By Olivia Schütt • Mar 21, 2022
Whether you're organizing corporate communication material, project material, or sales presentations, there are procedures you should follow to make sure your content is easy to find and use.
There are a lot of best practices you can use when organizing content:
It is essential to start early cause unorganized content is like a messy room. It's overwhelming, hard to find anything in, and gets worse the longer you avoid cleaning it up.
Naming Convention - Structured File Descriptions
Rules or patterns you use for naming files are naming conventions. These conventions are consistent guidelines that describe the content, date, author, or version of a file in the file name.
You use logical and descriptive names for your files, so other users can find them better and use them. You can add project codes, product numbers, or departments to such naming conventions and make your file easily searchable. Your users can even see the content of the file without opening it.
Labeling - Put a Label On It
You may know this approach as cataloging or tagging. Labeling your files can help to mark all material of a project with the same label, hence having all material in one place. You know this approach from your local desktop where you work with folders for labeling. You may also work with labels in your mail inbox which are also folder-like. You also know this approach from social media where you work with #hashtags to group images together.
An example is the label “Vacation 2022” which you can add to all your images, plans, and booking information. You might then add other labels to further clarify the content like plan, booking, or photos.
You can add more labels to help better find the content later e.g. food, people, or landscape imagery.
Archiving - Separate Current from Old
For old projects, it can be useful to move old content to a separate location and create an archive. This reduces clutter and makes it easier to find current material. Depending on your workflow, you can either move the content to a new location or just revoke access. Remember that removing access will not allow browsing old content for inspiration.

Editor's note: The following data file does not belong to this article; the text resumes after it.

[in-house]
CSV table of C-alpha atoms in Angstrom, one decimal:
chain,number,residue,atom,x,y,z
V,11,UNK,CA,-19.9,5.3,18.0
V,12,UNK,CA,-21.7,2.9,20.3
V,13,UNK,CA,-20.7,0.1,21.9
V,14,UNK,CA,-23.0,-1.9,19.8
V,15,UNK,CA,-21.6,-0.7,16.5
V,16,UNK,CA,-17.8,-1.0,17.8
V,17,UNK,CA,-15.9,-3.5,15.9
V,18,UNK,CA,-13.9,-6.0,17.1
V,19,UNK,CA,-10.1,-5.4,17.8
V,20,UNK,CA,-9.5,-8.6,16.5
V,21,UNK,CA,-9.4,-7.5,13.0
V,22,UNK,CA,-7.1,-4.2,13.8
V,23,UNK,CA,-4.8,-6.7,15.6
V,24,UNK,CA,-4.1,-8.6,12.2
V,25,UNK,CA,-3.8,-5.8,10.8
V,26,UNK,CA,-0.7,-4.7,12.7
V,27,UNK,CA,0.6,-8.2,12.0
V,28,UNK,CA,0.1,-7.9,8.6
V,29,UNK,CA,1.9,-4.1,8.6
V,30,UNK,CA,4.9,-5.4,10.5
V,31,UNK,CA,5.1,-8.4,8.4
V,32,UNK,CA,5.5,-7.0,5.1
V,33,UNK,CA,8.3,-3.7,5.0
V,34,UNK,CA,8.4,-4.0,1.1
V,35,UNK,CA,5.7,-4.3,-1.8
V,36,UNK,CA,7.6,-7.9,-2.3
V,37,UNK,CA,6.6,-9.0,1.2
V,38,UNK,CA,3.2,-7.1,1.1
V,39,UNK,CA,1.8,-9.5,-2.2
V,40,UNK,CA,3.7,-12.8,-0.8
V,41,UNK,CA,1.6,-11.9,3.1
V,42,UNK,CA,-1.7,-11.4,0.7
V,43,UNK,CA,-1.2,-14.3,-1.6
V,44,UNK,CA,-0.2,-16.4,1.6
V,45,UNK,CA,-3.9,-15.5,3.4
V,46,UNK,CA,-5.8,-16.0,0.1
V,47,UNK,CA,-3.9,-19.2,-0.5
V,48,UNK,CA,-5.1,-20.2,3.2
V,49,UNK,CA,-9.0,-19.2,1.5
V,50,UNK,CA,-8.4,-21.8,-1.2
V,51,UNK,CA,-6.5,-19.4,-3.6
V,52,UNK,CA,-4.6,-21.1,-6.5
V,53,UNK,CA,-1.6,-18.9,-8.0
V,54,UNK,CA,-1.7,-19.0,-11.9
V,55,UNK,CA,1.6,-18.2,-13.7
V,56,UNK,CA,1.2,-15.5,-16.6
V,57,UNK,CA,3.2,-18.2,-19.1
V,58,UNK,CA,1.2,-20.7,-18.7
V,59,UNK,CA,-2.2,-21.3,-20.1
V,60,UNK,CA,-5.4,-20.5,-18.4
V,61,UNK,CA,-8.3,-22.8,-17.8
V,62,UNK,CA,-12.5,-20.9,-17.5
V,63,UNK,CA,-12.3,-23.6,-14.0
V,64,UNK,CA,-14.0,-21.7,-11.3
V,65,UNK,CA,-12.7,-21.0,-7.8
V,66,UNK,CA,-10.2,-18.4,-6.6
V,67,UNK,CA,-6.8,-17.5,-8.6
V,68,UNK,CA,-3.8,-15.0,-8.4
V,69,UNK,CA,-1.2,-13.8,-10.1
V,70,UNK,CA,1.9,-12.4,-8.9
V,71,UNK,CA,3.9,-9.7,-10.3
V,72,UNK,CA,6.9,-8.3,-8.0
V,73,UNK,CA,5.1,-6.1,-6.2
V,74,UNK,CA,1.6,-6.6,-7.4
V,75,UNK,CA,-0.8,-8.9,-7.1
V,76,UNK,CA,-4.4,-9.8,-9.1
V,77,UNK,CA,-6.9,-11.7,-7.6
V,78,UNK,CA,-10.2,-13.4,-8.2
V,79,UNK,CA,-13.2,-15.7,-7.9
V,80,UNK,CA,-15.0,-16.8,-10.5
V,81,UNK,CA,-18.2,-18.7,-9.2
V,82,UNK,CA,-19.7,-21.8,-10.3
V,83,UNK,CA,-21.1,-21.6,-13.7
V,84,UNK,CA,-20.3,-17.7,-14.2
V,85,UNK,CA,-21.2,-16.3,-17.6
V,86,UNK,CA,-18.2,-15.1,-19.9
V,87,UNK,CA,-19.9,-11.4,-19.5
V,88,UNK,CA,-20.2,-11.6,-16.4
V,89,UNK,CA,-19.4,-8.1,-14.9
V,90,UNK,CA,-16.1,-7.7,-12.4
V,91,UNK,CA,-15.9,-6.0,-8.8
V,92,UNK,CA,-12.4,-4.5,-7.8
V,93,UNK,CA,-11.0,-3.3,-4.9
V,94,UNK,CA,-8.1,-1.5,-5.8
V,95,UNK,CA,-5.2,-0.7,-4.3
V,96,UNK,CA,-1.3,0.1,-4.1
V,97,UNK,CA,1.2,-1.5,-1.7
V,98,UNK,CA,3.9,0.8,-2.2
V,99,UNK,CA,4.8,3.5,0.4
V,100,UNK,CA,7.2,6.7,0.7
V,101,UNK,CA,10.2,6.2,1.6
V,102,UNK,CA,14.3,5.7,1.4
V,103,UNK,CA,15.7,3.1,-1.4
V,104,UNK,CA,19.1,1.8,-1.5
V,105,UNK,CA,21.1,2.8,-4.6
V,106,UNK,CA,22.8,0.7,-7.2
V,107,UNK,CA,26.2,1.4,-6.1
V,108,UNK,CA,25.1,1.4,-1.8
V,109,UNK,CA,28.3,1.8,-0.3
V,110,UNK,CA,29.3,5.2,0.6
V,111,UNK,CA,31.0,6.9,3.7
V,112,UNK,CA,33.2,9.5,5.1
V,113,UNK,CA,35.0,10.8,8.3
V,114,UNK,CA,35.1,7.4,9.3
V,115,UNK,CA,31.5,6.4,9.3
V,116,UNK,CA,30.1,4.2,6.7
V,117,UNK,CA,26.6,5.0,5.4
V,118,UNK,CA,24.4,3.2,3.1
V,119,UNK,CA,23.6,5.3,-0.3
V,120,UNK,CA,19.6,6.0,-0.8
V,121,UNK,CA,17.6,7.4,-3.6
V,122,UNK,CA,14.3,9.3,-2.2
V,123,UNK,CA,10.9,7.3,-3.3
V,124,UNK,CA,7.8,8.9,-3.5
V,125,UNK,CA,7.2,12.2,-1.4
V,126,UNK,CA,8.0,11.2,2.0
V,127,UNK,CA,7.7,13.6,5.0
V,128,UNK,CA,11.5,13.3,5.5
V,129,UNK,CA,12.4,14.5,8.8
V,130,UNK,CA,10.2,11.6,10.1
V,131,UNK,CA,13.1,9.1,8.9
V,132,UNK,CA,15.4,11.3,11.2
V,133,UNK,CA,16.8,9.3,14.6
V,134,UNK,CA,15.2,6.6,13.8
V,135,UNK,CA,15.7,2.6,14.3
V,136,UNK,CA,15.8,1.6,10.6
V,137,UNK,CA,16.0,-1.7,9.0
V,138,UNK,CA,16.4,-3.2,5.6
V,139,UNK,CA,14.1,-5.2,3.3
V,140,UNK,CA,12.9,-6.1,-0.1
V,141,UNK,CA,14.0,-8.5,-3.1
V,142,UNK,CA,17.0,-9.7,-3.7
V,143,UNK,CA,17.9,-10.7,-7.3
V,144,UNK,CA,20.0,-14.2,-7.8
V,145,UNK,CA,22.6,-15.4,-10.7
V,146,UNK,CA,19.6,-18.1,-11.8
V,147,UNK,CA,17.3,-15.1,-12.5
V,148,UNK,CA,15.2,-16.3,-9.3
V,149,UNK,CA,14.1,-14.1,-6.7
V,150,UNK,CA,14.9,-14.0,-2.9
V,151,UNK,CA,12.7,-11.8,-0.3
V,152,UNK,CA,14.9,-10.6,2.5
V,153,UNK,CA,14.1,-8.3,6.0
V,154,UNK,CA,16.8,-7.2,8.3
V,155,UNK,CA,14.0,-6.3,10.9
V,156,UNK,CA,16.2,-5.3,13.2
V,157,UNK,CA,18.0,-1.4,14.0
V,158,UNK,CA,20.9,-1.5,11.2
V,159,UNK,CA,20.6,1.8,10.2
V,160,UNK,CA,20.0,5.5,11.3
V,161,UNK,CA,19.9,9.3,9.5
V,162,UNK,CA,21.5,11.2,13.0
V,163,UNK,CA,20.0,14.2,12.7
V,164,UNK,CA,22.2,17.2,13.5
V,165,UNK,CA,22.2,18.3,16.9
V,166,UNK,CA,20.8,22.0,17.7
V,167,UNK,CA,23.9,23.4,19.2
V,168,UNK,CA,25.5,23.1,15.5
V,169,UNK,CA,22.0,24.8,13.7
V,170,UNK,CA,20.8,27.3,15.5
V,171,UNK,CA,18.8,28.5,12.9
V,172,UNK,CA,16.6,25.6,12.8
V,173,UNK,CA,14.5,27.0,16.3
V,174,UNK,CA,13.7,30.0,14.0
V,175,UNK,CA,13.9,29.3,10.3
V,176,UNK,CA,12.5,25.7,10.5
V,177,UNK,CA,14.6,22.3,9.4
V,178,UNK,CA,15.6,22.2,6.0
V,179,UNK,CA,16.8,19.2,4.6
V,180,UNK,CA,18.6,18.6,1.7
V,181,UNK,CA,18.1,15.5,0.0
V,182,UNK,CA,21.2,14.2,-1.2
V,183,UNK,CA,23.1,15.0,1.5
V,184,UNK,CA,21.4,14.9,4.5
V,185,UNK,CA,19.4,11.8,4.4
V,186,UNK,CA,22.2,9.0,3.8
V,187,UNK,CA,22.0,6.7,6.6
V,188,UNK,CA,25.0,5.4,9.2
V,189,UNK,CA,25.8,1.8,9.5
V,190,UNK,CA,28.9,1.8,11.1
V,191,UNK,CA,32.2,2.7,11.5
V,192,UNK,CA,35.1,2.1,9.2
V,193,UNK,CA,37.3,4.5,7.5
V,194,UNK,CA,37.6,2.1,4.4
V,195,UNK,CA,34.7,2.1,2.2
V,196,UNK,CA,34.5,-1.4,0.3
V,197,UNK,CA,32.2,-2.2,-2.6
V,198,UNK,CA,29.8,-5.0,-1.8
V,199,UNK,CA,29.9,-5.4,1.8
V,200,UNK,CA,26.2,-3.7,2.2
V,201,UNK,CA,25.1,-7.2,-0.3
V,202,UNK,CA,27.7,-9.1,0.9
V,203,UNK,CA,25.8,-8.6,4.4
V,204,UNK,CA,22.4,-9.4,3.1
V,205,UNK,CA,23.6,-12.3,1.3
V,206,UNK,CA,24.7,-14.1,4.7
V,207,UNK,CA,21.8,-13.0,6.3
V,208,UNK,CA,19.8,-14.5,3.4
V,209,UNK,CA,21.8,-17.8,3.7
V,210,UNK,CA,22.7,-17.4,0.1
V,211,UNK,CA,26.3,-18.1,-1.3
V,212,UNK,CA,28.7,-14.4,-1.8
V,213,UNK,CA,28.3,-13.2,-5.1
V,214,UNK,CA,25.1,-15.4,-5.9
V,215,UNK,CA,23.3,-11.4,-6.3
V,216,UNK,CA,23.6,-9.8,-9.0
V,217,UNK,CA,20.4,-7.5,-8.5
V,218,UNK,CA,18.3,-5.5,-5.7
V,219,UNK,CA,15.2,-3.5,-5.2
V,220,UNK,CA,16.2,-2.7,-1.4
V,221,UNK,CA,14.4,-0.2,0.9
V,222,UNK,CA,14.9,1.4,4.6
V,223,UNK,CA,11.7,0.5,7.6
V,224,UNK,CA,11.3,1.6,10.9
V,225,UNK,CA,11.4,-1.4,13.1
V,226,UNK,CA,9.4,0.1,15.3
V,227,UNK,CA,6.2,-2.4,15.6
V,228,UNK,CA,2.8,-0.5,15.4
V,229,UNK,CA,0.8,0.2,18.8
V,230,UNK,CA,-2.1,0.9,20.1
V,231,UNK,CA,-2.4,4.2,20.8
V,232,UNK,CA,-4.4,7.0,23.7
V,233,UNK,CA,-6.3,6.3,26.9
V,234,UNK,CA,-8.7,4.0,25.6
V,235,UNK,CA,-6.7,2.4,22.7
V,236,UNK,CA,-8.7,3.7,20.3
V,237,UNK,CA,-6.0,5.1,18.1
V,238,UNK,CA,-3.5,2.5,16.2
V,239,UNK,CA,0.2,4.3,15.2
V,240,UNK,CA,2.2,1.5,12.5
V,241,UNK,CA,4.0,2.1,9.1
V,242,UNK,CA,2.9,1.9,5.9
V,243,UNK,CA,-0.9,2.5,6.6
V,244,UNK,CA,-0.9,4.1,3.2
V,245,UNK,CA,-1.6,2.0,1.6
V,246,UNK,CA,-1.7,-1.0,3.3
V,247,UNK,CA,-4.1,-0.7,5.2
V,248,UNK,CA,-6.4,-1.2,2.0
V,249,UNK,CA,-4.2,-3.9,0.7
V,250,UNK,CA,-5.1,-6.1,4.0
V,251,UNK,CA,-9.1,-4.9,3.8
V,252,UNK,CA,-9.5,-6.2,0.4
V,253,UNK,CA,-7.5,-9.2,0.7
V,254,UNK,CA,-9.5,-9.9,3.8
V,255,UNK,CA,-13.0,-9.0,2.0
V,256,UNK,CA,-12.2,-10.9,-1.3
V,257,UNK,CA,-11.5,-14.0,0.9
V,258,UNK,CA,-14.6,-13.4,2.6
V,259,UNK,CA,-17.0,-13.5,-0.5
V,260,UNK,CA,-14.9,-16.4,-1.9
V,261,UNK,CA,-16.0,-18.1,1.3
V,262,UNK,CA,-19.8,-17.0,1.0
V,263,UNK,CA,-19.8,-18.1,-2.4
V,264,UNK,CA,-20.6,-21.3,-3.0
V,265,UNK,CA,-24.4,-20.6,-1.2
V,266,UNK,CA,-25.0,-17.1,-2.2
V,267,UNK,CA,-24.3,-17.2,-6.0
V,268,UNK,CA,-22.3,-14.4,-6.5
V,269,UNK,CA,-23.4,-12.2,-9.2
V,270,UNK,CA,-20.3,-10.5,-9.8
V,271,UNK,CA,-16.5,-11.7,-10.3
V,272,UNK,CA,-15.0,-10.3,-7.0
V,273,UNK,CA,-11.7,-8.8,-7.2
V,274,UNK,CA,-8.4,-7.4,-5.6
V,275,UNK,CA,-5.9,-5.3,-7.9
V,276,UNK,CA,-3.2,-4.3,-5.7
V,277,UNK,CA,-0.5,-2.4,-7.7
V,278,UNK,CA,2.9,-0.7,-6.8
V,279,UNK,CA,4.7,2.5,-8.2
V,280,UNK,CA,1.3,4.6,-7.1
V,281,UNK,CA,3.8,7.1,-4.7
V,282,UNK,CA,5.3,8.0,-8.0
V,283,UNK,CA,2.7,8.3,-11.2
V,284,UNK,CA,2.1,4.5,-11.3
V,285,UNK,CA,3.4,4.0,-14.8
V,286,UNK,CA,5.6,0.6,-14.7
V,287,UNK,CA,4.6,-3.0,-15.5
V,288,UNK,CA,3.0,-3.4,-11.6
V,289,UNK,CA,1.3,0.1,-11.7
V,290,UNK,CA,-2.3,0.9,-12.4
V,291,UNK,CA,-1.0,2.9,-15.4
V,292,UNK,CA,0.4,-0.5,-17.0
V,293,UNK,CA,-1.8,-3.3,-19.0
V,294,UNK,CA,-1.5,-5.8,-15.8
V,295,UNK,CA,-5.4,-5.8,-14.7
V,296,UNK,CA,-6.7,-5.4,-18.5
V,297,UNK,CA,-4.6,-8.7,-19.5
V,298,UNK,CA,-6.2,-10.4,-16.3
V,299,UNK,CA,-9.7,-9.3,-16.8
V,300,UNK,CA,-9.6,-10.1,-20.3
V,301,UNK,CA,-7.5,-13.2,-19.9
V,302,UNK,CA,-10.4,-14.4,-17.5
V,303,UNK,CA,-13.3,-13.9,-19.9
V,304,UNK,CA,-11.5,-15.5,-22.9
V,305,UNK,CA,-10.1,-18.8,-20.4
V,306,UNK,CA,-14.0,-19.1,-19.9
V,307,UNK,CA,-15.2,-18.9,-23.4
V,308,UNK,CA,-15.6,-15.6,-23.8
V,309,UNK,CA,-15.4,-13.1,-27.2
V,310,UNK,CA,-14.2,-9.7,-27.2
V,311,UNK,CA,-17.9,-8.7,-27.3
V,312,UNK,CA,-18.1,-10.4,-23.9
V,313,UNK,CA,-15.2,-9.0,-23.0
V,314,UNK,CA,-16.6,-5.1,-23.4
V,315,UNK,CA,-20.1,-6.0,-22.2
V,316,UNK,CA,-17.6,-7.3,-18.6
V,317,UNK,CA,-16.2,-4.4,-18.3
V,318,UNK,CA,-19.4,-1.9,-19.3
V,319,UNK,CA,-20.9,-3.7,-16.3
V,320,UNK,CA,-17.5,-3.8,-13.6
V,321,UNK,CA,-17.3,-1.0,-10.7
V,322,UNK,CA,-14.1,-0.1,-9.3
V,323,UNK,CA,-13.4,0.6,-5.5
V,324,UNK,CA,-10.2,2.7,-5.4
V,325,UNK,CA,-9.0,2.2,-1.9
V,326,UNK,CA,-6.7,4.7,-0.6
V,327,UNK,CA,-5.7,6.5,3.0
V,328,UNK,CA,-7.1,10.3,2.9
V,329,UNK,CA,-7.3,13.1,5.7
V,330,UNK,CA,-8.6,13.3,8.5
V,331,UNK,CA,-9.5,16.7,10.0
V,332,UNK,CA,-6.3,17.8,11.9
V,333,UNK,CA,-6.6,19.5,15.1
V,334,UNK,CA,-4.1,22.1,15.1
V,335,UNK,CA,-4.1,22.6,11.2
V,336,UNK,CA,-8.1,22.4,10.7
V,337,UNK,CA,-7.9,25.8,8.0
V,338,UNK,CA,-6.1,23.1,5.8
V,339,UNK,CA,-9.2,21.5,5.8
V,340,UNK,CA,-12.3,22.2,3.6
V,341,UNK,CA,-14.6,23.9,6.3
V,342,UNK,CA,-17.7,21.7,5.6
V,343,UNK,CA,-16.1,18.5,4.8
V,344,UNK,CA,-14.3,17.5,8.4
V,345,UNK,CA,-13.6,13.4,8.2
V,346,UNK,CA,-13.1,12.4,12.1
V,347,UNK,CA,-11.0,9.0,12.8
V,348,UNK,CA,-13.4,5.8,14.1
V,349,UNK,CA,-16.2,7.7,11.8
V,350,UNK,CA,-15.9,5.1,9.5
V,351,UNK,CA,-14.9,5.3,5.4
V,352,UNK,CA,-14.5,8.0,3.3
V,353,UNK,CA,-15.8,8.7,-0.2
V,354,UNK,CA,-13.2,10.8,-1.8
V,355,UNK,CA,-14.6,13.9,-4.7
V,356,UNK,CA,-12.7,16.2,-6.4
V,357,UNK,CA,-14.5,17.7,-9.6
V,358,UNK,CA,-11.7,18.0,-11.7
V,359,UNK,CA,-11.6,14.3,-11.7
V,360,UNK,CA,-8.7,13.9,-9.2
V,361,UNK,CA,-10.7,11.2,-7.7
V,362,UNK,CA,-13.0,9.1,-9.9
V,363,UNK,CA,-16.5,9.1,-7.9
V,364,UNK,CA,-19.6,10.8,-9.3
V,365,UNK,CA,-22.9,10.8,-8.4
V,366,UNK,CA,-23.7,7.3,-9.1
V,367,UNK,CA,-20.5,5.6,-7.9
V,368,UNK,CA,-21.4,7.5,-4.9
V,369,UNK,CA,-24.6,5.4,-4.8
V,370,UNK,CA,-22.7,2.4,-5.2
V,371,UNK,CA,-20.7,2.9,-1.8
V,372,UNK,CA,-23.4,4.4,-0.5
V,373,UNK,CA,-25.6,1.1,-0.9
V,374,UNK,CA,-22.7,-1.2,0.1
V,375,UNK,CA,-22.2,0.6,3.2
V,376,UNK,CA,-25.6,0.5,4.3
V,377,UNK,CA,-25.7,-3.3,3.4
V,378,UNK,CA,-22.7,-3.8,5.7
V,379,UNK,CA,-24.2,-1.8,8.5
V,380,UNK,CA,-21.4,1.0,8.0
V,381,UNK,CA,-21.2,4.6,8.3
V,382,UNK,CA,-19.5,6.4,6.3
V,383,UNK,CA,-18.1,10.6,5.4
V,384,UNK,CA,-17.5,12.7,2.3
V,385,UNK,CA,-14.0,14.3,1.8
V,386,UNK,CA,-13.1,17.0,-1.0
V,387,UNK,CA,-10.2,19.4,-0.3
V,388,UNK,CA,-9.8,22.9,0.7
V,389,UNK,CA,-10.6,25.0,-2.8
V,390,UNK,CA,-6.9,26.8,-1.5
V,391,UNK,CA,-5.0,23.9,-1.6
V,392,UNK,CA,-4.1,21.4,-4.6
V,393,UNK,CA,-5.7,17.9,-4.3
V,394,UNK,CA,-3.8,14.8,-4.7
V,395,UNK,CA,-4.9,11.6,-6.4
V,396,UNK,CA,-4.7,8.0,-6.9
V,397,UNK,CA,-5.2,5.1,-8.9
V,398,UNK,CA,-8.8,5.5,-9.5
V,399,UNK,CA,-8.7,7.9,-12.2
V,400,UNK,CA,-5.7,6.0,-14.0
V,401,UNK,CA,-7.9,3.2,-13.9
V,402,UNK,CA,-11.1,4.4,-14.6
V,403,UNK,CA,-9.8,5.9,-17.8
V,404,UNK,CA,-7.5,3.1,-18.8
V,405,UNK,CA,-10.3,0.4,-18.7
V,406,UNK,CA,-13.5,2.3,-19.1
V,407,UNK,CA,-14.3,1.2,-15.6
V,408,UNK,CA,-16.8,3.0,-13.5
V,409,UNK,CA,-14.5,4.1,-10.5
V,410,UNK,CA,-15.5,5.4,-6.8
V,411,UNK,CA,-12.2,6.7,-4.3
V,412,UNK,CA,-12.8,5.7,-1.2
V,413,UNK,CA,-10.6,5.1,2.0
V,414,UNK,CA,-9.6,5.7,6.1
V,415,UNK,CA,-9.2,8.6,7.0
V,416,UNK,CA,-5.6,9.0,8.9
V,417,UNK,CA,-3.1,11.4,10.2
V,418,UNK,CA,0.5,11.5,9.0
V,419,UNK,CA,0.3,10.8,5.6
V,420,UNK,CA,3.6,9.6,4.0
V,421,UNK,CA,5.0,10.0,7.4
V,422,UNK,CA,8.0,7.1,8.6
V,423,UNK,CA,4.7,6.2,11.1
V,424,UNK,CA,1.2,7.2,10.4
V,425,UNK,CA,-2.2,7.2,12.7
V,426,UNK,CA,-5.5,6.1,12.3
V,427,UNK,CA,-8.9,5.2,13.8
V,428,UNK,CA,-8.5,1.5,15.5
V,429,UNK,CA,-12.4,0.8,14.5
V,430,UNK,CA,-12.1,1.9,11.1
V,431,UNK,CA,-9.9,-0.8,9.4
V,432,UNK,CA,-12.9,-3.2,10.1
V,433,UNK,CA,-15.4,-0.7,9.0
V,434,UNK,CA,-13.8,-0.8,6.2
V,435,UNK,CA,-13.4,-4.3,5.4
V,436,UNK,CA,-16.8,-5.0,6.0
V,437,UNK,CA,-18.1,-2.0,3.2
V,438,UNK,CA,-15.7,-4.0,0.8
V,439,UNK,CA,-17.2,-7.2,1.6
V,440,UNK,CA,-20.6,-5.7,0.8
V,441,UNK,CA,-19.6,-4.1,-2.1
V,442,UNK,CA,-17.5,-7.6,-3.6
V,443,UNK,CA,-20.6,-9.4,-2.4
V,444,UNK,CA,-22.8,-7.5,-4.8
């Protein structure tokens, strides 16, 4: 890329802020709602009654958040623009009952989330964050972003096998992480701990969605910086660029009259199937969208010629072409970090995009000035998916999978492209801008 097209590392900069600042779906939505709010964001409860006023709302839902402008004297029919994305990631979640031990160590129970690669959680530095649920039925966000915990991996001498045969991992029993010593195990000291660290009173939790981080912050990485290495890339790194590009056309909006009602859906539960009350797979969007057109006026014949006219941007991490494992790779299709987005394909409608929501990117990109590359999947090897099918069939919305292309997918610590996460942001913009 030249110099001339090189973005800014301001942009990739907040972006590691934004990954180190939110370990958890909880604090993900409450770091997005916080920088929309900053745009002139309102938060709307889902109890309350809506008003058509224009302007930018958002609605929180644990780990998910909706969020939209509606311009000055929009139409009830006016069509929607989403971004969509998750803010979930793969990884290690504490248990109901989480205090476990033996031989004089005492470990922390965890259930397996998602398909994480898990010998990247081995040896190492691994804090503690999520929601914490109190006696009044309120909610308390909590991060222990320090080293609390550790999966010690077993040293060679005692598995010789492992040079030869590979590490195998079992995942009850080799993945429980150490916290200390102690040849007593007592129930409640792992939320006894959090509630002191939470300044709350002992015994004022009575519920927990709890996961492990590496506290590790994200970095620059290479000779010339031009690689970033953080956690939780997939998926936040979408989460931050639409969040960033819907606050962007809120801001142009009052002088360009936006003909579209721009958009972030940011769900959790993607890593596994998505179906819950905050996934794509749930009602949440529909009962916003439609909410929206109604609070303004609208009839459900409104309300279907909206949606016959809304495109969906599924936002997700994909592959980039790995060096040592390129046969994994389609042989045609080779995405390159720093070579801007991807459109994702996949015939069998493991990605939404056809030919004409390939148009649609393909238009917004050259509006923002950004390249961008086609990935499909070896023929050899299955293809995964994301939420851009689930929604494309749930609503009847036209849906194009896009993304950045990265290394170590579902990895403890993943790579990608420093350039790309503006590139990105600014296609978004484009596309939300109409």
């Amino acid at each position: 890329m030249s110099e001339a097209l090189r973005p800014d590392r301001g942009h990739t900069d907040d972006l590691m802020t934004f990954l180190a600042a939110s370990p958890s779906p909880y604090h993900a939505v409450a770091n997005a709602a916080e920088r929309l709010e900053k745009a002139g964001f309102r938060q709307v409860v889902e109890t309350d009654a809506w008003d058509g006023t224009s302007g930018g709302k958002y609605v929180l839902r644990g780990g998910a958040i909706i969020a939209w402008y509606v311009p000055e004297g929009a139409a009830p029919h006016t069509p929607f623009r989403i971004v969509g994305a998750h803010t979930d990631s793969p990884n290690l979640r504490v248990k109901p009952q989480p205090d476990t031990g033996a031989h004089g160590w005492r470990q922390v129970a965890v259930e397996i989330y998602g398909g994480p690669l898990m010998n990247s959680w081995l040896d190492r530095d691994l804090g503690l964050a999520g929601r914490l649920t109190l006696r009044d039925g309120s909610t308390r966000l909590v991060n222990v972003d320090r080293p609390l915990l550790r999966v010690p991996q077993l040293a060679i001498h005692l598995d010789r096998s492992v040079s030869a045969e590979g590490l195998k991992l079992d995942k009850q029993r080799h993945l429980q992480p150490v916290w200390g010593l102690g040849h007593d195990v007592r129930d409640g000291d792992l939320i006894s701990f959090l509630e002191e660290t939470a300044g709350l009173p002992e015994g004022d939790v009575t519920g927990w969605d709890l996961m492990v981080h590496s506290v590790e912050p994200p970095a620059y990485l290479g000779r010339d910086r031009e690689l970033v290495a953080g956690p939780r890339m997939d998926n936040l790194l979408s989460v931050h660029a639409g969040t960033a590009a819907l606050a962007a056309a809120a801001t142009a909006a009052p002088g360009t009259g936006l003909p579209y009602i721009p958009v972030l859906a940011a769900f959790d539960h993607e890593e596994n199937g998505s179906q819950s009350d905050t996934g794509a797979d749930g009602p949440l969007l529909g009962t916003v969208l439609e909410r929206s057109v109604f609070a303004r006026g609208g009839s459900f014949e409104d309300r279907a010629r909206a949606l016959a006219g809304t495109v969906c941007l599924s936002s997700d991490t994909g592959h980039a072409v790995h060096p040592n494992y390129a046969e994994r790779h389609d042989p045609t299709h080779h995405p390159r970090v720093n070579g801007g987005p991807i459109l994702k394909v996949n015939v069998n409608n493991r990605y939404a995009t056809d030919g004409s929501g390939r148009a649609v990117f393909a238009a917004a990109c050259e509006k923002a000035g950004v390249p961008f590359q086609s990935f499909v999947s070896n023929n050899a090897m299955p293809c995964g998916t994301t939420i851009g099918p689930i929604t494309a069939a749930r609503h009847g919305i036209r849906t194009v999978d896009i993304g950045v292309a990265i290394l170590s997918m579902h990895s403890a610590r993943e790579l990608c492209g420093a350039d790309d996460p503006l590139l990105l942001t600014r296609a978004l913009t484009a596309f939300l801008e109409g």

If you want to allow access to old content for inspiration you can work with labels and highlight the age of the content.
Why and How to Organize Content
Organization of Content is crucial to avoid messiness.
- File Naming Conventions are a great starting point
Create and agree on file naming conventions early on (to avoid renaming a huge amount of content later)
Speak with your team about your naming conventions.
Add the right information like product codes, project numbers, or anything useful to your work.
Include dates and version numbers in common formats like YYYYMMDD for dates.
Add dashes or underscores to keep the filename readable. Spaces or special characters may cause errors in some applications.
Use Labels, Folders, or Tags so related content is easily findable.
Separate current and old content to make current content easily findable. Use archives for older material.
- Document your guidelines and best practices or use a DAM like Picturepark and enforce these guidelines - easy access & simplicity will help adapt.
Format Dates as yyyymmdd; Example: SalesReport20220314
Lead revision numbers with 0; Example: SalesReport20201125v02
Use hyphens, underscores, or capitalized letters; Example: SalesReport_2020_11_25_v02
Use a DAM to Enforce Guidelines
Rules on Fields
Rules for Display
Ensure compliance with guidelines with formatting rules for fields, when the user inputs data.
Ensure compliance with guidelines with automation rules for any content.
Ensure compliance with guidelines with display patterns for visual guidance and application to file names on download.